Joseph Mallord William Turner

Four Sketches of the Ruins of the So-Called Temple of Apollo, Lake Avernus


In Tate Britain

Prints and Drawings Room

View by appointment
Joseph Mallord William Turner 1775–1851
Graphite on paper
Support: 122 × 197 mm
Accepted by the nation as part of the Turner Bequest 1856
Turner Bequest CLXXXIV 75 a

Catalogue entry

This page contains several sketches of the so-called Temple of Apollo, a ruined Roman bath-house which stands on the eastern banks of Lake Avernus, a volcanic crater lake near Pozzuoli which is represented in classical mythology as the entrance to the underworld. The most well-known prospect of the lake was that looking south towards the Bay of Baiae and the promontory of Cape Misenum (present-day Capo Miseno). However, in the top left-hand corner Turner depicts the view looking north with the ruined temple in the foreground and Monte Corvara in the distance beyond. A similar composition was depicted by John ‘Warwick’ Smith (1749–1831) in Select Views in Italy, and a copy of this plate can be found in the Italian Guide Book sketchbook (Tate D13969; Turner Bequest CLXXII 20a). The study in the bottom left-hand corner continues on the opposite sheet of the double-page spread, see folio 78 (D15709; Turner Bequest CLXXXIV 76). For further sketches of Lake Avernus and a discussion of Turner’s related paintings see folio 19 verso (Tate D15592).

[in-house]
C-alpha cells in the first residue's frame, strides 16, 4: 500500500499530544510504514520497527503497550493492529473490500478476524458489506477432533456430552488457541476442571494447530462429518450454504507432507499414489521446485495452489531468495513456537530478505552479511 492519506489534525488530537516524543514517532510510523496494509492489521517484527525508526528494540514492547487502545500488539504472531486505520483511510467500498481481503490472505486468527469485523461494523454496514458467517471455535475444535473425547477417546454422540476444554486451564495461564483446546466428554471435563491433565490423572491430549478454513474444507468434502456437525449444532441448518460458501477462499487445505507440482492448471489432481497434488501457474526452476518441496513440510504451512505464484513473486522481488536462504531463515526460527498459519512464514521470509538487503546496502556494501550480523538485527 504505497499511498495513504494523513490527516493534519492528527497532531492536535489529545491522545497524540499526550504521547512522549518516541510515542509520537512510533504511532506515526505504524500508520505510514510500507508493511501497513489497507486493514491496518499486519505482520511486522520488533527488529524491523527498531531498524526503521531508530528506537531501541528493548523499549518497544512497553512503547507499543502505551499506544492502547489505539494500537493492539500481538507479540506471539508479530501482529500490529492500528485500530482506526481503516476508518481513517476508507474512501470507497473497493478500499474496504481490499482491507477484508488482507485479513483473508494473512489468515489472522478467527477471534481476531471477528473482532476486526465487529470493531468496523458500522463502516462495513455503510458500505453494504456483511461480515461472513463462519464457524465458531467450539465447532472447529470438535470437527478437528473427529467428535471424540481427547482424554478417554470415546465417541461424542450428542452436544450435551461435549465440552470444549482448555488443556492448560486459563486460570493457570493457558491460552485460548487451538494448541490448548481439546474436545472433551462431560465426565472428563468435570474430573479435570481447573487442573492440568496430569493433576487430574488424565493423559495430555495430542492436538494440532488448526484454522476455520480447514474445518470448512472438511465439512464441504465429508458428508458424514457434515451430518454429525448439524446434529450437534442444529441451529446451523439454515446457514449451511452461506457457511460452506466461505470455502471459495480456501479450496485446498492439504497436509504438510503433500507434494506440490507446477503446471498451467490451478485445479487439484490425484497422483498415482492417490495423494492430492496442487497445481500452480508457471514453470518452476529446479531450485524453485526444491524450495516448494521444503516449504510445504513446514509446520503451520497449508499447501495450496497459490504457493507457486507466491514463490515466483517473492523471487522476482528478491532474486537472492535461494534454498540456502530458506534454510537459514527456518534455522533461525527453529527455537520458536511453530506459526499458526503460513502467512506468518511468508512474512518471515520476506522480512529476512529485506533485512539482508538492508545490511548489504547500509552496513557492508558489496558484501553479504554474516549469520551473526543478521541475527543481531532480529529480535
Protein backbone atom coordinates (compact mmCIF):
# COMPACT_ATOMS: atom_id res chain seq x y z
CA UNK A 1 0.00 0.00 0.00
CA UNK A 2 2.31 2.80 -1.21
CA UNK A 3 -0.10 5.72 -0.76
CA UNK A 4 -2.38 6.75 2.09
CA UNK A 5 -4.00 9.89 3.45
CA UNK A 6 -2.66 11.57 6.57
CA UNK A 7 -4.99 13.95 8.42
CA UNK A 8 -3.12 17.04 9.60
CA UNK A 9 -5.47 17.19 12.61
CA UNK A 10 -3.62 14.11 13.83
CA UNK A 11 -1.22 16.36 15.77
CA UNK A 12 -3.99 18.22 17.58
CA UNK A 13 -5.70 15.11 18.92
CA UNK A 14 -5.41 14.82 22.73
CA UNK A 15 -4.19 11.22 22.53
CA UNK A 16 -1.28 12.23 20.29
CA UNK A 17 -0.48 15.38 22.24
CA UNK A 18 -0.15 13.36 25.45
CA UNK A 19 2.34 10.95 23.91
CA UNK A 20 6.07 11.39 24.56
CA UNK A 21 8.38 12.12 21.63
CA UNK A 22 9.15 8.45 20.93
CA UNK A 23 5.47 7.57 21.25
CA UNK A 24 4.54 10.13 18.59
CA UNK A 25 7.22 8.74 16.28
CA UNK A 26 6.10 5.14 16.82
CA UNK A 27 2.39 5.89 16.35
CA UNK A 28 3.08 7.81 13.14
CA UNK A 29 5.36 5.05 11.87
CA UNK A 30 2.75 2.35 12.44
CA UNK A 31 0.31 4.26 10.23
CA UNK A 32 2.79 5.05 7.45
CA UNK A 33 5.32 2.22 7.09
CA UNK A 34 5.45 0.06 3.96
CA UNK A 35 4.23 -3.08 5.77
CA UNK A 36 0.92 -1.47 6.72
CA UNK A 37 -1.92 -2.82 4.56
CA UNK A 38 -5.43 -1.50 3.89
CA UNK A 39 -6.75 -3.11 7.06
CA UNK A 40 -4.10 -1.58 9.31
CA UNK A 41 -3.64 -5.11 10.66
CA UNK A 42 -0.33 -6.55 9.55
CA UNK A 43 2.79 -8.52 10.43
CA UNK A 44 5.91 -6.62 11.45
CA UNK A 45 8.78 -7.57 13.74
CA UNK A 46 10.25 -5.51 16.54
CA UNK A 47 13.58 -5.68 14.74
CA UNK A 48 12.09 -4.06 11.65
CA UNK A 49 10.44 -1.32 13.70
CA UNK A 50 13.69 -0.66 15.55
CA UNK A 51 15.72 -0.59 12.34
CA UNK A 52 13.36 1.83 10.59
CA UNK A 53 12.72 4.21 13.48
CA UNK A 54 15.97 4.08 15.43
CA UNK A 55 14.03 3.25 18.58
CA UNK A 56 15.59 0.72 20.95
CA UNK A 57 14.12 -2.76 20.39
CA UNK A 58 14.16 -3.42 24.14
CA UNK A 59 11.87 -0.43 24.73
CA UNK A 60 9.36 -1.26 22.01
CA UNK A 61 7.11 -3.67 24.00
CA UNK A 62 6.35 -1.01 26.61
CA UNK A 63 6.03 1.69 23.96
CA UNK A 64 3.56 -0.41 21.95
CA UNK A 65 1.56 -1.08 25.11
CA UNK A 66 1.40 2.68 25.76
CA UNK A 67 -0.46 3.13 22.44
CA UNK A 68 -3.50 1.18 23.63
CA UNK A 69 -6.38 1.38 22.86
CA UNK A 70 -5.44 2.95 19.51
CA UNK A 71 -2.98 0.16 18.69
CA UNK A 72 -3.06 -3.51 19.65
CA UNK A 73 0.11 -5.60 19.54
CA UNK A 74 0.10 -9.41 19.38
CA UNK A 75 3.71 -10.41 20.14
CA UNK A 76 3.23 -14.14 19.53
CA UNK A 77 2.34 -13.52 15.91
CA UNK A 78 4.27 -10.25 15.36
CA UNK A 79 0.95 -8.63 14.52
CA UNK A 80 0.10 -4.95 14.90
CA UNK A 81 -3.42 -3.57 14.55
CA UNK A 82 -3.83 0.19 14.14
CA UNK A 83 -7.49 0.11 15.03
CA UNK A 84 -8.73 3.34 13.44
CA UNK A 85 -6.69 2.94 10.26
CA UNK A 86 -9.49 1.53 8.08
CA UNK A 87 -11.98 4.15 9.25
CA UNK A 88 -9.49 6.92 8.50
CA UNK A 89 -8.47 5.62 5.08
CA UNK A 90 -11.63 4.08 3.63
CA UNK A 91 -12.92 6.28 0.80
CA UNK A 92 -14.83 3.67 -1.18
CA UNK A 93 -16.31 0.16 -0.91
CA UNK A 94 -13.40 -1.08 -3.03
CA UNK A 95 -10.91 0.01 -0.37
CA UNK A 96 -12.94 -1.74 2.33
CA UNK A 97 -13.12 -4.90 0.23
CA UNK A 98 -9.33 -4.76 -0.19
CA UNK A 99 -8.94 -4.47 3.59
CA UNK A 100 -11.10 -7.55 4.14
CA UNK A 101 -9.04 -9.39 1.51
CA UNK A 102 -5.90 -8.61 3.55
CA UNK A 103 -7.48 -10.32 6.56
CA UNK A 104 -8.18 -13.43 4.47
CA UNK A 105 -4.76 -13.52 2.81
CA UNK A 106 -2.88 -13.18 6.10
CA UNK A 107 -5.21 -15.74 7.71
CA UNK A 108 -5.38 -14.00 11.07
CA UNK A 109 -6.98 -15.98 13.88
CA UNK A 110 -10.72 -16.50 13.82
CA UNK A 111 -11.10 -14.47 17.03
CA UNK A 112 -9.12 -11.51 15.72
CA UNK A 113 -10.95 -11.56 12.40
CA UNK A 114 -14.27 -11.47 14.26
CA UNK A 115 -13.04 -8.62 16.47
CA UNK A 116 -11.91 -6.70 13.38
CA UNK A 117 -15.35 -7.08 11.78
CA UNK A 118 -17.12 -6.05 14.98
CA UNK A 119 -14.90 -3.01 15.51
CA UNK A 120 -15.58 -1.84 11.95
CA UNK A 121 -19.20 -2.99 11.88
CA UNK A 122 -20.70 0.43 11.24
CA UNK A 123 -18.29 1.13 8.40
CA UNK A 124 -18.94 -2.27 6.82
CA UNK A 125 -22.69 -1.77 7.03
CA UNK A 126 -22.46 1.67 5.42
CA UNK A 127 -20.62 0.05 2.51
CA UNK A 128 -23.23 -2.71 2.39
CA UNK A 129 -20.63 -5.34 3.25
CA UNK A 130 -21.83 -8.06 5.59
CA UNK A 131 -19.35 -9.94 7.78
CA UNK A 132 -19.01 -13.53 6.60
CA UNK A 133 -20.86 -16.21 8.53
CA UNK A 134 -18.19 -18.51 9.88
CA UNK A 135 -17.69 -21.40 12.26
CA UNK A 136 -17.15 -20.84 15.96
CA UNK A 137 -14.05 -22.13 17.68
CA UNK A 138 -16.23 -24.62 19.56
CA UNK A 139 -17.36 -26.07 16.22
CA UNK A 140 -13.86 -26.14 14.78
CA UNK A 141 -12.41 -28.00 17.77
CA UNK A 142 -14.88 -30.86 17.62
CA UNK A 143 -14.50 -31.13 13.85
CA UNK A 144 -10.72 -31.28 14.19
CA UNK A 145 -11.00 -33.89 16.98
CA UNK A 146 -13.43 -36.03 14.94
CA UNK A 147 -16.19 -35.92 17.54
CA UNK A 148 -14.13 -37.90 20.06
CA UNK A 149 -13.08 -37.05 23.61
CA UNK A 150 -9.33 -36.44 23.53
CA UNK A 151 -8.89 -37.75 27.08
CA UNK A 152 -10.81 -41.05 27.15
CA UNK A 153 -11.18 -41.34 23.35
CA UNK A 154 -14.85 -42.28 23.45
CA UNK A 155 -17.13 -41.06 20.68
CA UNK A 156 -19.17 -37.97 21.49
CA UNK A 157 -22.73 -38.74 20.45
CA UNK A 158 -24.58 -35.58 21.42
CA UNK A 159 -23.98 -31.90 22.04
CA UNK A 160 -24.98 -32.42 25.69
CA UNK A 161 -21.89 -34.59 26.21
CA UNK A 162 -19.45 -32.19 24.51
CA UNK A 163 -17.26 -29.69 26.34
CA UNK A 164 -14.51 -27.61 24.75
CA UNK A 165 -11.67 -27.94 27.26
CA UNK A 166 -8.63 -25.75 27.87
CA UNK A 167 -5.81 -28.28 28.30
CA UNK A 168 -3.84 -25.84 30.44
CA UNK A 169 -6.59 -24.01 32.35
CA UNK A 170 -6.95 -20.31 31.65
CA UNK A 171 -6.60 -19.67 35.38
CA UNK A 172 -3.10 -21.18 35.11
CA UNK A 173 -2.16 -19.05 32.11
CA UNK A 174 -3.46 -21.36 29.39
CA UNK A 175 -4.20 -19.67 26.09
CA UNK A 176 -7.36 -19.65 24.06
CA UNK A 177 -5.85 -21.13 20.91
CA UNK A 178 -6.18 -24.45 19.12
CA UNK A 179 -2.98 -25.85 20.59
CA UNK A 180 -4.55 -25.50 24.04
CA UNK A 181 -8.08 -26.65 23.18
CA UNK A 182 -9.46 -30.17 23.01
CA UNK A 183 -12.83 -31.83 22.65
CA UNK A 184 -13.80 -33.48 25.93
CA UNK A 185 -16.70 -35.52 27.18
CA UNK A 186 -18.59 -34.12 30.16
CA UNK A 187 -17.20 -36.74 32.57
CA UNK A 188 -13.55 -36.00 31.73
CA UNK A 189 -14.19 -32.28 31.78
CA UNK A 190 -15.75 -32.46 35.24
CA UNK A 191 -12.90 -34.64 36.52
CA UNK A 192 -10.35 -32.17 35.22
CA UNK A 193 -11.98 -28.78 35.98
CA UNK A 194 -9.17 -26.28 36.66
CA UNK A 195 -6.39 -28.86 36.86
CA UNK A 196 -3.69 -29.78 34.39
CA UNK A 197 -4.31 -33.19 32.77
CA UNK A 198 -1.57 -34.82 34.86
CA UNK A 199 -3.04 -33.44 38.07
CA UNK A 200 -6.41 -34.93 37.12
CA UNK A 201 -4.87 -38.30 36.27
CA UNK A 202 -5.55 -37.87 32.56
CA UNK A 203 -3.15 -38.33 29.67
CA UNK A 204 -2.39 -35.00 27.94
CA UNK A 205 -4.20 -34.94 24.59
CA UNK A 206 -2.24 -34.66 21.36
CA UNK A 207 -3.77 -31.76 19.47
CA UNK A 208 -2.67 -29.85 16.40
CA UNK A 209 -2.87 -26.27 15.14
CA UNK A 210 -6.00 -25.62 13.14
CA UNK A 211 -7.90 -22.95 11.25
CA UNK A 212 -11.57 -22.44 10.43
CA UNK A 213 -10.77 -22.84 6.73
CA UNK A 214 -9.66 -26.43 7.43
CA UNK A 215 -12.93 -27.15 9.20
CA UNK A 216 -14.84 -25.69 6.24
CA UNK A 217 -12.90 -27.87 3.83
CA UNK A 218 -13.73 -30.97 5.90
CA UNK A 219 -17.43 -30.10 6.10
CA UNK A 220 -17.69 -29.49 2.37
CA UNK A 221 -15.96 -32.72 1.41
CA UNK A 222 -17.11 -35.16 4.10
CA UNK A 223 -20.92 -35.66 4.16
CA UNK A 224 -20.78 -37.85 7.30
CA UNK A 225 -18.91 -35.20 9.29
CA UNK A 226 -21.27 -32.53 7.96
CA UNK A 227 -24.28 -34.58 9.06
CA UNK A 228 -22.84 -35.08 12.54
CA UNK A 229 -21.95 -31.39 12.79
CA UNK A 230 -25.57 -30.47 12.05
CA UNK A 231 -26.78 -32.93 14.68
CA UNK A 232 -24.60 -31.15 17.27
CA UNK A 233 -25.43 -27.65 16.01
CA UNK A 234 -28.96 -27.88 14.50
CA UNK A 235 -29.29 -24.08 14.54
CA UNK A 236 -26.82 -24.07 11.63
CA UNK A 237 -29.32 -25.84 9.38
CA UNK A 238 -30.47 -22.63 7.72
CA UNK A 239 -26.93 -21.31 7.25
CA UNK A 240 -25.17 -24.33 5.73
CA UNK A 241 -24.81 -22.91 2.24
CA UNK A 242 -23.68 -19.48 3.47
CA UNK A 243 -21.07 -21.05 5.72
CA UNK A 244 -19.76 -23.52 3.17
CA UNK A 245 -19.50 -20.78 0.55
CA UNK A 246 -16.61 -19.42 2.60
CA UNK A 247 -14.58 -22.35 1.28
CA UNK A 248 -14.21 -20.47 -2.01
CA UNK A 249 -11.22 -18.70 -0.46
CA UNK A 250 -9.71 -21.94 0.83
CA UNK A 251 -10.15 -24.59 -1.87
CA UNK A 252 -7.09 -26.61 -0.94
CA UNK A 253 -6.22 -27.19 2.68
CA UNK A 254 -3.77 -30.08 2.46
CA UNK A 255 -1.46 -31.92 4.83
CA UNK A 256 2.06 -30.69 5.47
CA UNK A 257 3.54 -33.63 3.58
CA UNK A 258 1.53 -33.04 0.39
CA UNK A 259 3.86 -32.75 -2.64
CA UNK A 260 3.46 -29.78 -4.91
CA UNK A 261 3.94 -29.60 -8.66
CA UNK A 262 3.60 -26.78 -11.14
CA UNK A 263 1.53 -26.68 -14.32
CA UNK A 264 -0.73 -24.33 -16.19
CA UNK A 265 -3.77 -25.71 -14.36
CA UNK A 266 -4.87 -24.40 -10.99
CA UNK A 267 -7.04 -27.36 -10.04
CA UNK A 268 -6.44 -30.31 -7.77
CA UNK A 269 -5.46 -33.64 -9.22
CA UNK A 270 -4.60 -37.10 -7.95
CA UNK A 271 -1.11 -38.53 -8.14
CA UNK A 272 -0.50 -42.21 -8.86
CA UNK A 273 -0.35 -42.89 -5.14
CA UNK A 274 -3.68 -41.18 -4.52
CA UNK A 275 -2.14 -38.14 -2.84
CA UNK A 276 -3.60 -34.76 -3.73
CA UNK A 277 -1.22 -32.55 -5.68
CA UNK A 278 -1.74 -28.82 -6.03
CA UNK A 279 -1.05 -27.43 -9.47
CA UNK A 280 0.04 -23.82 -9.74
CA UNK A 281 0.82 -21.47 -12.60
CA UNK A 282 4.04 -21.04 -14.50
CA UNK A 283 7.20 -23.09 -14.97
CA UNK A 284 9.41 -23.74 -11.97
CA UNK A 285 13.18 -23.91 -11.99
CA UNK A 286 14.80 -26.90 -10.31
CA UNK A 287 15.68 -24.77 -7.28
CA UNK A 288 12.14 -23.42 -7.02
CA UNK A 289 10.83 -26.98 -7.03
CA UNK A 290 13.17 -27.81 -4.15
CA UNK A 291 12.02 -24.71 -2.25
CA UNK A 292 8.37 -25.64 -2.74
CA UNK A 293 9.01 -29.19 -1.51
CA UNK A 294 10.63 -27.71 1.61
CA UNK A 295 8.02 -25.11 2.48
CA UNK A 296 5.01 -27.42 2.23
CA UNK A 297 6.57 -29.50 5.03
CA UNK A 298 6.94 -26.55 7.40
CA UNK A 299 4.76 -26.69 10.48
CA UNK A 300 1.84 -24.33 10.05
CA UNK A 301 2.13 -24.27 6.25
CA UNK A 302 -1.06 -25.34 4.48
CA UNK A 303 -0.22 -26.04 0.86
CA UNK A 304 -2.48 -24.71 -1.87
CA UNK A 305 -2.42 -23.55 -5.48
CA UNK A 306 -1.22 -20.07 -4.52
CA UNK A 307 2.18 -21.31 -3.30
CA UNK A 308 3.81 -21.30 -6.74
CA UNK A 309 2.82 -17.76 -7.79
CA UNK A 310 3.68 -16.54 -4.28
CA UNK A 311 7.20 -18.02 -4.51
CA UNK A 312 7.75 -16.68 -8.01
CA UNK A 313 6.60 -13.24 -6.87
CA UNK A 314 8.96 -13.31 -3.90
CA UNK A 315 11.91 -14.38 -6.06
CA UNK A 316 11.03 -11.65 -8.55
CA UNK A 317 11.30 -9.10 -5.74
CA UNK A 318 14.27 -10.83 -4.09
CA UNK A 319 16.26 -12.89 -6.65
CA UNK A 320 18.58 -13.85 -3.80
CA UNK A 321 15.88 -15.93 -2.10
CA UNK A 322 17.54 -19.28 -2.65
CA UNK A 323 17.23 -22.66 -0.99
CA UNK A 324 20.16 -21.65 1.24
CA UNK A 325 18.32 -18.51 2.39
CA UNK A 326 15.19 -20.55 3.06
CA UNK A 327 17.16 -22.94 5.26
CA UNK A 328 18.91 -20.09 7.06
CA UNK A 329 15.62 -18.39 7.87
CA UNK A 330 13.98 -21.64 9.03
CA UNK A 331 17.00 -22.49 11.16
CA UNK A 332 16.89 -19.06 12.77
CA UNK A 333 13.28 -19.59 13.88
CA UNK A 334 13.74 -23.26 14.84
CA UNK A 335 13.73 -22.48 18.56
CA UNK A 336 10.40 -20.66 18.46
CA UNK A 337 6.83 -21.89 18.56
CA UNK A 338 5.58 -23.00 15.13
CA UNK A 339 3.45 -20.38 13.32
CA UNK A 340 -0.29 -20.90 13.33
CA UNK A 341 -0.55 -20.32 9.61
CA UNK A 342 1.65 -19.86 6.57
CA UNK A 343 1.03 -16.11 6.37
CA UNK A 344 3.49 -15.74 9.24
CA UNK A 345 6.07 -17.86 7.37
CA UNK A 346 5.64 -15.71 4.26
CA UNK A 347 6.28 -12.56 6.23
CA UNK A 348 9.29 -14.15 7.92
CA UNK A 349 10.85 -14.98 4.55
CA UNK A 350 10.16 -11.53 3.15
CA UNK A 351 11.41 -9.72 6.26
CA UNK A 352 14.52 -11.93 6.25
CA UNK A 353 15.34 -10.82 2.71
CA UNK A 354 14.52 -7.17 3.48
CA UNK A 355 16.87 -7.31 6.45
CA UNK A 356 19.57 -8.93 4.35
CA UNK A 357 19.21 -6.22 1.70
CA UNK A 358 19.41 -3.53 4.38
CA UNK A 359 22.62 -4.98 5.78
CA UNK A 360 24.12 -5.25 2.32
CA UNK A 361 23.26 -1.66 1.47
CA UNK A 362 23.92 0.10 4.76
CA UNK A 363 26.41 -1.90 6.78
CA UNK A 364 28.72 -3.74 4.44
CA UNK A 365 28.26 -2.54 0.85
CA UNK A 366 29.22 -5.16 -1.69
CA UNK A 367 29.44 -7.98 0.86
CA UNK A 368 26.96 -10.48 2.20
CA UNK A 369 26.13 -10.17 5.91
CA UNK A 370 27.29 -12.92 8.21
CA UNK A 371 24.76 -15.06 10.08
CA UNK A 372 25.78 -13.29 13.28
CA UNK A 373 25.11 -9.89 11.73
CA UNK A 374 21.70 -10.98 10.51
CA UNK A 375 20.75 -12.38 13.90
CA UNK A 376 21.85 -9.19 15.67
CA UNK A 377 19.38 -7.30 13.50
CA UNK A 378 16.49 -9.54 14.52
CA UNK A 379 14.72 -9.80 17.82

Nicola Moorby
June 2010

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